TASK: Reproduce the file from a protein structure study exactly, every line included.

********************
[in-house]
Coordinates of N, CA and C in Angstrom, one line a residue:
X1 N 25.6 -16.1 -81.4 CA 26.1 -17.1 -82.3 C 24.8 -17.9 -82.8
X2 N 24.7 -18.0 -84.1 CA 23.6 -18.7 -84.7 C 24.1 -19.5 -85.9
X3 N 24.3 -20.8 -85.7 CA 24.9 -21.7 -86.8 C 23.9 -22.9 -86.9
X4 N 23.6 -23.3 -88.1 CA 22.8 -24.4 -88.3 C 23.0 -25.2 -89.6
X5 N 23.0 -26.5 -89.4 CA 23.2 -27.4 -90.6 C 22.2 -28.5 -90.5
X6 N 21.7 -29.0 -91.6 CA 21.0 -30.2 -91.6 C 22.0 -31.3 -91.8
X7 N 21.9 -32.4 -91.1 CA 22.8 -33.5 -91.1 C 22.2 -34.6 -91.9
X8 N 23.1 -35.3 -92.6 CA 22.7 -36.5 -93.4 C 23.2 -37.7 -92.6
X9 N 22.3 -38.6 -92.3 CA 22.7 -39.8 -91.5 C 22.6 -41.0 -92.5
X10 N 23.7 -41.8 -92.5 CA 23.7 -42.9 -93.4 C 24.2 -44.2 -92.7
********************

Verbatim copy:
[in-house]
Coordinates of N, CA and C in Angstrom, one line a residue:
X1 N 25.6 -16.1 -81.4 CA 26.1 -17.1 -82.3 C 24.8 -17.9 -82.8
X2 N 24.7 -18.0 -84.1 CA 23.6 -18.7 -84.7 C 24.1 -19.5 -85.9
X3 N 24.3 -20.8 -85.7 CA 24.9 -21.7 -86.8 C 23.9 -22.9 -86.9
X4 N 23.6 -23.3 -88.1 CA 22.8 -24.4 -88.3 C 23.0 -25.2 -89.6
X5 N 23.0 -26.5 -89.4 CA 23.2 -27.4 -90.6 C 22.2 -28.5 -90.5
X6 N 21.7 -29.0 -91.6 CA 21.0 -30.2 -91.6 C 22.0 -31.3 -91.8
X7 N 21.9 -32.4 -91.1 CA 22.8 -33.5 -91.1 C 22.2 -34.6 -91.9
X8 N 23.1 -35.3 -92.6 CA 22.7 -36.5 -93.4 C 23.2 -37.7 -92.6
X9 N 22.3 -38.6 -92.3 CA 22.7 -39.8 -91.5 C 22.6 -41.0 -92.5
X10 N 23.7 -41.8 -92.5 CA 23.7 -42.9 -93.4 C 24.2 -44.2 -92.7